Two-thirds of Maryland voters want the United States to begin withdrawing troops from Iraq, according to a new Sun poll - a majority that could play a key role in the state's race for U.S. Senate.
Fifty-five percent of likely Maryland voters support a gradual military pullout, according to the survey. Thirteen percent of the respondents favor an immediate withdrawal.
Rep. Benjamin L. Cardin, the Democratic nominee in the Senate race, could gain from voter frustration with the war. Cardin has called on President Bush to begin drawing down the U.S. presence in Iraq by 10,000 troops per month, a process that would be complete by the end of next year.
Lt. Gov. Michael S. Steele, the Republican nominee for the Senate seat long held by Democrat Paul S. Sarbanes, who is retiring, has said that the United States must continue working to improve conditions in Iraq.
Steele, who trails Cardin by 11 percentage points in the poll, has rejected talk of timetables for a troop withdrawal as political gamesmanship that plays into the hands of America's enemies.
A third candidate, Kevin Zeese, who is supported by the Green, Libertarian and Populist parties, favors an immediate pullout.
Nearly 90 percent of Maryland's black voters, seen as a key bloc in the Senate race, support a withdrawal of U.S. troops from Iraq. Twenty-nine percent want an immediate pullout.
The percentage of state voters supporting a withdrawal is down slightly from a Sun poll in July, when 59 percent favored a gradual drawdown and 15 percent wanted an immediate pullout. But the total still represents a substantial majority.
"Iraq could very well be the Achilles' heel that brings Michael Steele down, that doesn't allow him to have the lift to get to the equal playing field with Cardin," said Keith Haller, president of Potomac Inc. of Bethesda, the independent firm that conducted the opinion poll for the newspaper.
"The results from our survey, if nothing else, are very clear about the strong preference of Marylanders to see us exit from Iraq," Haller said. "Michael Steele doesn't want Iraq to become the centerpiece issue in this U.S. Senate campaign."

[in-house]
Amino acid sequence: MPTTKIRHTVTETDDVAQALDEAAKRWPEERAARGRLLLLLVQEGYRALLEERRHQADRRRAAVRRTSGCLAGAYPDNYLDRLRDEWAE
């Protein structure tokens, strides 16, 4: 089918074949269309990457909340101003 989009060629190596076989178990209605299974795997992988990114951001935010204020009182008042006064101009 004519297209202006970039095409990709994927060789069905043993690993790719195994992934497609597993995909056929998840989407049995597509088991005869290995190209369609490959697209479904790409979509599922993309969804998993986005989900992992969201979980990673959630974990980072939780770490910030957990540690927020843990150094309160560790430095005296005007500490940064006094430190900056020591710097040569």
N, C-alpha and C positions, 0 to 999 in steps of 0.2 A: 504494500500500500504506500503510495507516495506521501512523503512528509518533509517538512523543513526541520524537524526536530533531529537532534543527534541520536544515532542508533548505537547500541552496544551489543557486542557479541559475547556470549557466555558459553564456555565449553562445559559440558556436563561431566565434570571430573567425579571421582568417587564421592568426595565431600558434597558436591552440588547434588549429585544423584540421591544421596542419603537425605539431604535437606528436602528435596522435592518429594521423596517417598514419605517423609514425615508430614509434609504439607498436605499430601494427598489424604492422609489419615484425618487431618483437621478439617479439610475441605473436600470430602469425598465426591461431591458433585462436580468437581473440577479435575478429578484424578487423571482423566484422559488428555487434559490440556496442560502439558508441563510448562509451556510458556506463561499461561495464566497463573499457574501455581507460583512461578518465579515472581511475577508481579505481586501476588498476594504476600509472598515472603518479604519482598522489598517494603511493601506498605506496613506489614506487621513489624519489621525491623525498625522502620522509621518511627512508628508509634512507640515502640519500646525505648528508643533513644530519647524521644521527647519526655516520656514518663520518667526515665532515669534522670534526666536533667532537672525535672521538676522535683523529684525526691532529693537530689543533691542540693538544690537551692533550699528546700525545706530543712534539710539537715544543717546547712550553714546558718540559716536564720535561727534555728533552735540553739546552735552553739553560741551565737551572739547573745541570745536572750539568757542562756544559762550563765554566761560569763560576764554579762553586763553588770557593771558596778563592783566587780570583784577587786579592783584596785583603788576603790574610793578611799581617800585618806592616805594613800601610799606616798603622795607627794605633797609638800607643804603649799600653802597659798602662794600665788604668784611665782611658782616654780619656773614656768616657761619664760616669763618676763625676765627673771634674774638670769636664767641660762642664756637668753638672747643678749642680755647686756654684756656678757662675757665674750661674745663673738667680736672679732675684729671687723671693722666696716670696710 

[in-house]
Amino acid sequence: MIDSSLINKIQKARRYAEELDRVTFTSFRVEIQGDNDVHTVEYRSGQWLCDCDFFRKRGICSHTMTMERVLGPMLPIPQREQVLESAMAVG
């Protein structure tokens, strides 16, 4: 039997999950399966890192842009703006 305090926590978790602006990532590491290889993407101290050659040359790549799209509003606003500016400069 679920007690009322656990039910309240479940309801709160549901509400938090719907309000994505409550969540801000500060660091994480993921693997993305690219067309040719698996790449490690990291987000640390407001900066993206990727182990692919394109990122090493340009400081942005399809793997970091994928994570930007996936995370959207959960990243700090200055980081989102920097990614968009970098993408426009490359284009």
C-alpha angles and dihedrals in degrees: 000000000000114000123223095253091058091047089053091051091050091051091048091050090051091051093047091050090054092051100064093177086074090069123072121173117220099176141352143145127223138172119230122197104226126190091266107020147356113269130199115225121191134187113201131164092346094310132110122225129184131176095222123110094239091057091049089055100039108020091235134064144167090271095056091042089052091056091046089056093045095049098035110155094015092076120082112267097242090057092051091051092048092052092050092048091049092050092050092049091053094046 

Cardin won a primary contest this month in which Iraq policy was hotly debated among the Democratic contenders. Cardin voted against authorizing Bush to use military force in Iraq in 2002, but has voted in favor of funding bills since then.
Twenty-six percent of Maryland voters support maintaining or increasing the U.S. military presence in Iraq, according to the telephone survey of 815 registered voters conducted from Sept. 15 to Sept. 18.
That number is up from 22 percent two months ago. Haller says the change suggests that Bush's recent appeals to stay the course in Iraq might have been persuasive with some Maryland voters.
The poll has a margin of error of 3.5 percentage points.
Matthew Coursey, 35, a multimedia producer from Frederick who described himself as a moderate Democrat, said he would have liked to have seen a gradual drawdown already completed.
"I would have favored being pulled out by now," said Coursey, who added that holding the White House accountable for Iraq is one reason he plans to vote for Cardin.
"Now things have changed, not actually for the better," Coursey said. "There are the recent reports about how al-Qaida in Iraq is now the dominant force in Anbar province."
But Coursey said he still does not favor an immediate withdrawal.
"Given how badly everything's going there, worse than a lot of people give it credit for, I think that pulling out too quickly would be problematic and we'd just end up going back in," he said.
Harry Williamson, a retired substance abuse counselor from Western Maryland, said the United States should have sent more troops into Iraq at the outset. Now, he favors gradually pulling troops out.
"If we're making a difference, it's very difficult to tell, because every day we see people dying with suicide attacks and soldiers dying with roadside bombs," said the 53-year-old Lonaconing resident, a Republican who plans to vote for Steele.
"I really think we're in a no-win situation there," Williamson said. "I hope that once the elections take place that the Senate and the House can get together and come up with a plan for a feasible withdrawal that would benefit all involved."
John Innes, a retired chemist and plant manager from the Eastern Shore, said U.S. troops should stay to promote stability in Iraq.
"You pull out, you condemn to death an awful lot of people," said the 68-year-old Pittsville resident, a Republican for Steele. "Total chaos, that doesn't look like the right idea. ... Iran might go in and take control."
Frances Miles, 76, a retired state employee whose daughter returned safely from military service in Iraq, wants U.S. forces pulled out now.
"They ain't got no business being in there," said the West Baltimore Democrat who plans to vote for Cardin.
"It's all about oil and a vendetta, she said. "I was against it from the beginning."